Date: 4th October 2014 at 2:13pm
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To say this season hasn’t started well would be an understatement.

The Reds have shipped goals and looked toothless in attack, we currently sit 14th in the table with no league wins in September.

Things have gotten so bad that I wouldn’t be surprised if there were plans to fly a banner over the Liberty Stadium today saying “COME HOME JONJO”.

Things might not be quite that drastic yet but improvement, is definitely needed so these are my five ideas to get the Reds back on track.

1. Lallana in, Markovic out

Both Adam Lallana and Lazar Markovic were signed during the summer for around £20 million. They both picked up injuries during pre season and both recovered to make their first start against Aston Villa.

It’s there that the similarities end.

Based on his first few games for the Reds Markovic refuses to dribble past opponents, only ever plays simple balls and only shoots when there is absolutely no alternative.

Either he’s just not very good or he’s taking a while to fit into English football.

I’m inclined to go with the latter as most young foreign players take a while to adapt to the English game.

Right now with the team struggling for form Markovic should be firmly on the bench with more battle hardened pros starting in midfield.

Lallana was omitted from the starting line-up midweek which was a surprise since he played well against Everton and Middlesbrough.

Obviously Lallana hasn’t needed time to settle into the Premier League and at 26 he is in his prime and knows his game inside and out.

The former Southampton man runs at defenders, has a good eye for a pass and has already developed a good understanding with Raheem Sterling.

More importantly than that Lallana is a leader, he was captain of the Saints for two years and as soon as he came on against Basel he was visibly trying to gee up his teammates.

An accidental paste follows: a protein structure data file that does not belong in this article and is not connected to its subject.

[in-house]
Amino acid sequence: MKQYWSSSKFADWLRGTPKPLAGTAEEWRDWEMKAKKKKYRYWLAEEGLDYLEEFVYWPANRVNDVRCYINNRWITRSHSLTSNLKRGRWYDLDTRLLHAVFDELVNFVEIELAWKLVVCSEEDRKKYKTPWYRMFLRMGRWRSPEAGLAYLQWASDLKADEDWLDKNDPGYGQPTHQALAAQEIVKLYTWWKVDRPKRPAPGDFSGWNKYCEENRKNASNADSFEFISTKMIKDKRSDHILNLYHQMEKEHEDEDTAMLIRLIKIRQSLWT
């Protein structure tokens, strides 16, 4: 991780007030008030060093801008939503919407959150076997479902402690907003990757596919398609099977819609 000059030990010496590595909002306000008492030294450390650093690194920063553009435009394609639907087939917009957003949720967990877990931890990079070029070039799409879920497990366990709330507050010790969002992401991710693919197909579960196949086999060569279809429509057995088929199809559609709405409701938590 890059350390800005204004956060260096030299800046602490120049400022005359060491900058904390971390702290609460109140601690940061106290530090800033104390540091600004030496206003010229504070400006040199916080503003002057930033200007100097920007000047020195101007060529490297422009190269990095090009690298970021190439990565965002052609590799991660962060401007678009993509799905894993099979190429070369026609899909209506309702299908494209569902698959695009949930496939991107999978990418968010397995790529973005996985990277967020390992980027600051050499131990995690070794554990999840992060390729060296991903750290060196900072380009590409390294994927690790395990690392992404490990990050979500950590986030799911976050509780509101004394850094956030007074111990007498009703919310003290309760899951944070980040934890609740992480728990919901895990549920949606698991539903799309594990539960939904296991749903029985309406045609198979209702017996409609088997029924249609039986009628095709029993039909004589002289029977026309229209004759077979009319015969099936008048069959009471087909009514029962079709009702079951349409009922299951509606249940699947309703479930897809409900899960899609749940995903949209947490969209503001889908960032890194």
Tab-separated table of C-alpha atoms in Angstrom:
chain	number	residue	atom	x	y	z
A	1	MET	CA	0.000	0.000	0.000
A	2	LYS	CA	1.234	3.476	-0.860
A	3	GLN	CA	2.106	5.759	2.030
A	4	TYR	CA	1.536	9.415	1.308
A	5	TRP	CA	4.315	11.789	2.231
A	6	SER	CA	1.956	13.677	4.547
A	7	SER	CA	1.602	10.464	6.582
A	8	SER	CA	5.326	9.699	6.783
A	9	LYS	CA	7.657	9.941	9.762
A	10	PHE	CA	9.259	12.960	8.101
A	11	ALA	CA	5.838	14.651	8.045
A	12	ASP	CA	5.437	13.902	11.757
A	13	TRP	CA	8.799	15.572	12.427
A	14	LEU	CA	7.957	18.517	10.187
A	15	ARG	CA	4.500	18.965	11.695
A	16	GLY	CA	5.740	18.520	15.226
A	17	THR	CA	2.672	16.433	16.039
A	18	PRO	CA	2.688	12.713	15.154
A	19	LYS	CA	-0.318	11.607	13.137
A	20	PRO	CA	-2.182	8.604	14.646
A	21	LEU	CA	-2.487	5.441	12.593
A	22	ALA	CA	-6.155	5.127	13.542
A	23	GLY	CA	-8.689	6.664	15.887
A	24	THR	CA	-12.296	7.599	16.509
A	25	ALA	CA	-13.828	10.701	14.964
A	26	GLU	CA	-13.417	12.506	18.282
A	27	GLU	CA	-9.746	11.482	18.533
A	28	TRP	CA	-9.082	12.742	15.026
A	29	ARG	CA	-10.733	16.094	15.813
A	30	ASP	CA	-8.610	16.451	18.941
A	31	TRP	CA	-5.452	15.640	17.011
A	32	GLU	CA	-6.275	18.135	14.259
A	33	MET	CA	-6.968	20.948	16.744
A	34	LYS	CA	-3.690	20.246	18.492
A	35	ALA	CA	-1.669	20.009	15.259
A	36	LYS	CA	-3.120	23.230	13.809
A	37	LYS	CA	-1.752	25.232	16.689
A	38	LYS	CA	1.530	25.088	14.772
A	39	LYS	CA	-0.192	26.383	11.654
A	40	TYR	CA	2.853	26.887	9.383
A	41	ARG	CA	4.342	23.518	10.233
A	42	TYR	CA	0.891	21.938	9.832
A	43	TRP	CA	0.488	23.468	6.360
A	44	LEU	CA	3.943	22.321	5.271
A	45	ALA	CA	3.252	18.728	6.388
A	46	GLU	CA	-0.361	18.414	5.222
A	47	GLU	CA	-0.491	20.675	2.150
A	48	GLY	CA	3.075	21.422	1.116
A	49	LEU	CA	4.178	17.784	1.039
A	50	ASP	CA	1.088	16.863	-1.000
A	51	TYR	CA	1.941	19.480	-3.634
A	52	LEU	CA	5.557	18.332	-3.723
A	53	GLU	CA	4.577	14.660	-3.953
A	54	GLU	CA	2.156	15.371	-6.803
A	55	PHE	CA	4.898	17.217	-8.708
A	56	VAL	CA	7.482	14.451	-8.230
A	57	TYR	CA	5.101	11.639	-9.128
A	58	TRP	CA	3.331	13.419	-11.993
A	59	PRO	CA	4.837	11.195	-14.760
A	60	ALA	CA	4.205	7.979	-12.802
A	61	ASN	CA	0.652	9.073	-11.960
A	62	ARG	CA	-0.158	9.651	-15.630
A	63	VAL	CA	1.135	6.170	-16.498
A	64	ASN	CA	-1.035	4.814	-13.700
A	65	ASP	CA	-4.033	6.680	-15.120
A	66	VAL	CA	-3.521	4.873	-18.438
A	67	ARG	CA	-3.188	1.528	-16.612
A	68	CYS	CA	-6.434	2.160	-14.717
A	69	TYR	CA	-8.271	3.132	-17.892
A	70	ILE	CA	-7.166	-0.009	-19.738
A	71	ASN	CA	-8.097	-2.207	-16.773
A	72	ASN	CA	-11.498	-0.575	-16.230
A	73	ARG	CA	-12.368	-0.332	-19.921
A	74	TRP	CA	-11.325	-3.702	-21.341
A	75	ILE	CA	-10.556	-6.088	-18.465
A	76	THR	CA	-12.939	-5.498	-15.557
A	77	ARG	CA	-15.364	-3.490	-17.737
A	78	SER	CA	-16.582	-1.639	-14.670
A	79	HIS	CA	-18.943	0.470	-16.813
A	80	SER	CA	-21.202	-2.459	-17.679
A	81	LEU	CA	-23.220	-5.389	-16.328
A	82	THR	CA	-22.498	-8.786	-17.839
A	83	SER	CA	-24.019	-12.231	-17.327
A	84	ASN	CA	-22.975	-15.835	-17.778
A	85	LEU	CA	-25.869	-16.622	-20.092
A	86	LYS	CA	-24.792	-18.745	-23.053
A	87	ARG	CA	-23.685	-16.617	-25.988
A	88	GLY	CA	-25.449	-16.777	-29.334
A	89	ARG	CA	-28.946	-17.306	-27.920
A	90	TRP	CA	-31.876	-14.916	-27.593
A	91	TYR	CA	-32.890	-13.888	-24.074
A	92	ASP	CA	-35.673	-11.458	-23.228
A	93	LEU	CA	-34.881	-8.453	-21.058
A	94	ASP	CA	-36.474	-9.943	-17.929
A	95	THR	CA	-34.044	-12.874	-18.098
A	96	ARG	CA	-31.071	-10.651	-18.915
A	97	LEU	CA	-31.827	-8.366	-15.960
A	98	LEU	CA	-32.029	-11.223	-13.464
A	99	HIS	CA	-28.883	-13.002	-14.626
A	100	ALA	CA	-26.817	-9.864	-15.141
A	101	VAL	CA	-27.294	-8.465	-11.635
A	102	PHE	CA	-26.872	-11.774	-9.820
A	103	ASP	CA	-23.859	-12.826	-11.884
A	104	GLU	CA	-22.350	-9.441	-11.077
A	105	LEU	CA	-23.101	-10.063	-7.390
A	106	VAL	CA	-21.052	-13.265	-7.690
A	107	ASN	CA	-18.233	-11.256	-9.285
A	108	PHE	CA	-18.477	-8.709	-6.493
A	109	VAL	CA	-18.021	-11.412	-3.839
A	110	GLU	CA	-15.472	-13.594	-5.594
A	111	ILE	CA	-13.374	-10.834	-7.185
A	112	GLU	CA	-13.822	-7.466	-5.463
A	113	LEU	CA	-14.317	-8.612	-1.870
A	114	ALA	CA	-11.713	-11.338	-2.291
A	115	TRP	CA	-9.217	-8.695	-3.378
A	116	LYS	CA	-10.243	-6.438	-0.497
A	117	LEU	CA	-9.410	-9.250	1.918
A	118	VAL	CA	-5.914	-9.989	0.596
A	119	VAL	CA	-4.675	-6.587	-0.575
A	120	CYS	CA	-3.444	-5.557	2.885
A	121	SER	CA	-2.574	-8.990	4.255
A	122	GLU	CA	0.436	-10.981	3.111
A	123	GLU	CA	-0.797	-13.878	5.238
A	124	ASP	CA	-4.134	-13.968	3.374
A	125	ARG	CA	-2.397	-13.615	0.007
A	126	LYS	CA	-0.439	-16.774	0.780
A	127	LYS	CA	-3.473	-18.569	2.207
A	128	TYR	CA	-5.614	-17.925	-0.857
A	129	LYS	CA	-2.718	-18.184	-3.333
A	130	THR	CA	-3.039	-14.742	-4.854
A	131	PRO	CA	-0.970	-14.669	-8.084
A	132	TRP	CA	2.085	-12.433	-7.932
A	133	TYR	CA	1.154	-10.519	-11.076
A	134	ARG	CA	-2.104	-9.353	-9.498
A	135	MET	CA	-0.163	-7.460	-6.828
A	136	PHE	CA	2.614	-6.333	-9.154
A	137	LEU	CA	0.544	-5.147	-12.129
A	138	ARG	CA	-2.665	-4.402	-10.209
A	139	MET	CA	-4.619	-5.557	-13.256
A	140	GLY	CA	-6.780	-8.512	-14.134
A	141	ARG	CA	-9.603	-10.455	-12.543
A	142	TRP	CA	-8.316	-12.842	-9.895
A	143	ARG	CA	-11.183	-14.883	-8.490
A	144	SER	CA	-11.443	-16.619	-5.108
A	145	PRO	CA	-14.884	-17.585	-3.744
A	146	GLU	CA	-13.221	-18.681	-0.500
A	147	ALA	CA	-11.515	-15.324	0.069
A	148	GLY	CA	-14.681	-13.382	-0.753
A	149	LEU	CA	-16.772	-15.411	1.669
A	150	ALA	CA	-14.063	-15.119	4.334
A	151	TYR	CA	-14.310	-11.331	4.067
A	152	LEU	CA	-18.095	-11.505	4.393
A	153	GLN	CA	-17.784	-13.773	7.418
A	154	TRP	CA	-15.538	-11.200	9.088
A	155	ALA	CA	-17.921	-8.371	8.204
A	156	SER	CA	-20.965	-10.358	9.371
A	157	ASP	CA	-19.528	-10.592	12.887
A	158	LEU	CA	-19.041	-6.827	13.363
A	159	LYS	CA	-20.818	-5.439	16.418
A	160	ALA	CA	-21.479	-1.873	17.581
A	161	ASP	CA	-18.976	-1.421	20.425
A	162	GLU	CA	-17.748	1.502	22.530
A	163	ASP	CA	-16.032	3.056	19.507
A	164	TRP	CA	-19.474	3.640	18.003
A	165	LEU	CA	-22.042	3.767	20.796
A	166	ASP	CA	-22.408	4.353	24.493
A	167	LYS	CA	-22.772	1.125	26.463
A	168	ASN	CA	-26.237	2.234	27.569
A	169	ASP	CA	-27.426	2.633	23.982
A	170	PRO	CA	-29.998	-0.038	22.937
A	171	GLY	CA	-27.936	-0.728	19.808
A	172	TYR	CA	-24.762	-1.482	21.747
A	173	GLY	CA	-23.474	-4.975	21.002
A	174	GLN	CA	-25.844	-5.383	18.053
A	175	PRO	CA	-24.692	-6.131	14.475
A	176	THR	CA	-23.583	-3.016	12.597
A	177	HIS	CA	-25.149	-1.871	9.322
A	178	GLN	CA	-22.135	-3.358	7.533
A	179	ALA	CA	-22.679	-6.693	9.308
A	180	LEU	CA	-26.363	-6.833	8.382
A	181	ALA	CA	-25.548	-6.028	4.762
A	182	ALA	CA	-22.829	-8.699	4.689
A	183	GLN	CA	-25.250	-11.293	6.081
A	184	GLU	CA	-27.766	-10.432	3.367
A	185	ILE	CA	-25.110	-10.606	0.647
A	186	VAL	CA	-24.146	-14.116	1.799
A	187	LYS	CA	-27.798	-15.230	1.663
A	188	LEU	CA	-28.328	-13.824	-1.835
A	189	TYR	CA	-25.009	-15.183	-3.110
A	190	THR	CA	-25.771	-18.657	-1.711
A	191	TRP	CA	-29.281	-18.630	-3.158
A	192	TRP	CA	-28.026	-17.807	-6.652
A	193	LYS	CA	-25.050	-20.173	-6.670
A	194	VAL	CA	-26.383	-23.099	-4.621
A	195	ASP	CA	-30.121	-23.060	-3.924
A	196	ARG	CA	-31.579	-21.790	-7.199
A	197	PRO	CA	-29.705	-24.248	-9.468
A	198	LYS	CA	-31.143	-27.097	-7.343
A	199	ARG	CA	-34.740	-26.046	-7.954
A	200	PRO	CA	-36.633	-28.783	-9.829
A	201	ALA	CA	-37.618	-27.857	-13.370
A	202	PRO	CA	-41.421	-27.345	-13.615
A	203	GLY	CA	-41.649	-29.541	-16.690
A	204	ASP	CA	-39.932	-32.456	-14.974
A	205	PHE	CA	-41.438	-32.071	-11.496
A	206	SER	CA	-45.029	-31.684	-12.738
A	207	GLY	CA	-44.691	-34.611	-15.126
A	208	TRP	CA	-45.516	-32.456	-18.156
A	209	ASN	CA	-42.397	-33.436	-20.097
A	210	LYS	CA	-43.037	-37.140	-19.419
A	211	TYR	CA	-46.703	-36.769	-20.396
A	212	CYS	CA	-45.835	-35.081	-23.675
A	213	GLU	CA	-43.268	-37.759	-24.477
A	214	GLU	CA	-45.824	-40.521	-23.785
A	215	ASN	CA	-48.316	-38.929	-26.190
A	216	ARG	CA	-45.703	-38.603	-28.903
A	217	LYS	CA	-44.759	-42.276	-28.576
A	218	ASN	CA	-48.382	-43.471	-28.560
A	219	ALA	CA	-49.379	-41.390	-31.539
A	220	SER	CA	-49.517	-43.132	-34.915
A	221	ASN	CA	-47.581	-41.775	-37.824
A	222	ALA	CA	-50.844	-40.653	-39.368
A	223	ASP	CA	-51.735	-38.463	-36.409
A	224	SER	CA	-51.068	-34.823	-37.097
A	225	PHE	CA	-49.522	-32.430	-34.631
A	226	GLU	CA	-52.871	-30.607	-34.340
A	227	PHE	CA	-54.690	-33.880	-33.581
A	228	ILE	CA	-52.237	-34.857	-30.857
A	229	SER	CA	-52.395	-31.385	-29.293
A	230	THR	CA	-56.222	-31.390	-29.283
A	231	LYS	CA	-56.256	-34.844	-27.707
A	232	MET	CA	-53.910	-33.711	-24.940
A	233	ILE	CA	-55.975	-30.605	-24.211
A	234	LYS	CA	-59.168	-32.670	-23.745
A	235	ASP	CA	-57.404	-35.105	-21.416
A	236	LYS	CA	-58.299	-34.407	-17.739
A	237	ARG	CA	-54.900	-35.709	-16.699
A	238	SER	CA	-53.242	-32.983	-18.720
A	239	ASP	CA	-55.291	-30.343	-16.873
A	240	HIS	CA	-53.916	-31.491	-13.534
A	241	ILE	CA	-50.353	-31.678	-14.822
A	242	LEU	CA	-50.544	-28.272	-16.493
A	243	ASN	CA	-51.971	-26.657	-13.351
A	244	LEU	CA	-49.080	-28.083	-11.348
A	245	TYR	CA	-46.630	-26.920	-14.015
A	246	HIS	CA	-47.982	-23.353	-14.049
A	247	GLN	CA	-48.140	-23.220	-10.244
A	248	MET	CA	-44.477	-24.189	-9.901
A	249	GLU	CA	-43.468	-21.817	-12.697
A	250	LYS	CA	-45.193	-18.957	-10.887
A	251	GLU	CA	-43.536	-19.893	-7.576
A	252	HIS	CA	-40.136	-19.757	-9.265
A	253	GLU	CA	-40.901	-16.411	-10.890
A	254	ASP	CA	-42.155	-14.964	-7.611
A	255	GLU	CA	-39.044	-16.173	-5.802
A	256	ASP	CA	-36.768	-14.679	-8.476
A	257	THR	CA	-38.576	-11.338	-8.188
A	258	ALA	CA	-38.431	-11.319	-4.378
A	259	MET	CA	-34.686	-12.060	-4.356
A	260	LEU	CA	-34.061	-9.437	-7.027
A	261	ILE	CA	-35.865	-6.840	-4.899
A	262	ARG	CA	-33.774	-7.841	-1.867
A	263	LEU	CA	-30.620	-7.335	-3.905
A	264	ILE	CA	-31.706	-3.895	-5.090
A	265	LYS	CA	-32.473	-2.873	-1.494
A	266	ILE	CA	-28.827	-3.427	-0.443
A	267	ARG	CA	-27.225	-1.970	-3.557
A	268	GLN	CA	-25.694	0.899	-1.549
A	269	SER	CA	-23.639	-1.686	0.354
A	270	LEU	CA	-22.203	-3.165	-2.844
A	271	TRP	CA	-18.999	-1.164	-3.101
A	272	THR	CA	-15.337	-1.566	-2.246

We have a young team that is in poor form so we need as many leaders on the pitch as possible, that’s why Lallana should be one of the first names on the team sheet.

2. Keep Sturridge fit

Even the most biased Liverpool fan would have to admit that we have been very poor in the final third over the last six games.

During that time we have scored only six goals, managing a paltry 33 shots on target despite on average enjoying more than 60% of the possession.

It’s all a far cry from last season when the Reds plundered 101 league goals.

This slump in goal scoring has been put down to the sale of Luis Suarez and while it’s fair to say he has been missed, the loss of Danny Sturridge through injury is just as important.

Sturridge played alongside Rickie Lambert against Man City and alongside Mario Balotelli against Tottenham and both times the big target men looked a real handful causing all sorts of problems.

Since Sturridge picked up a thigh strain Lambert has struggled on the rare occasions he has featured and Balotelli has looked so pedestrian he should consider swapping names with his Italy strike partner Ciro.

Sturridge’s constant runs and good link up play have been sorely missed during his absence.

As well as being a great team player Sturridge is a prolific scorer in his own right. Last season he bagged 21 goals in 29 league games and in total he has scored 36 in 52 games for the Reds.

Given all that it is little surprise that we have struggled for goals without him.

There isn’t another striker at the club who has the attributes to play the same way as Sturridge so it is vital to our top 4 hopes that he stays fit for the rest of the season.

So far we’ve got Gerrard, Lallana and Henderson in the middle with Sterling, Balotelli and Sturridge up front.

That means we can play 4-3-3 or the diamond and we’ve also got Philippe Coutinho and the underrated Joe Allen amongst others to come off the bench.

Looks good to me but we all know the Reds’ biggest problems lie further back.

3. Get a ‘keeper to challenge Mignolet

In Goodfellas Ray Liotta playing Henry Hill memorably said: “As far back as I can remember, I always wanted to be a gangster.”

My dreams have been much less glamorous. As far back as I can remember, I always wanted Liverpool to have a reliable goalkeeper.

I got into football in the mid 90s when David James’s video game addiction made watching Liverpool the most effective laxative around.

If the former England number one had have sent off videos of him trying to deal with crosses to You’ve Been Framed the amount of £250 cheques he would have received from Jeremy Beadle would have kept him from going bankrupt.

Brad Friedel was signed to replace James but the American often looked nervous for the Reds before going on to perform heroics at Blackburn, Villa and Spurs.

Sander Westerveld, Jerzy Dudek, Chris Kirkland and Scott Carson have all flattered to deceive since then with only Pepe Reina providing the sort of consistency I’ve craved.

Reina was at his best in his first five seasons when working alongside Rafa Benitez with the Reds consistently getting to the latter stages of the Champions League.

From Reina’s arrival in 2005 to Rafa’s departure in 2010 the Reds conceded 142 league goals at an average of only 28 a season.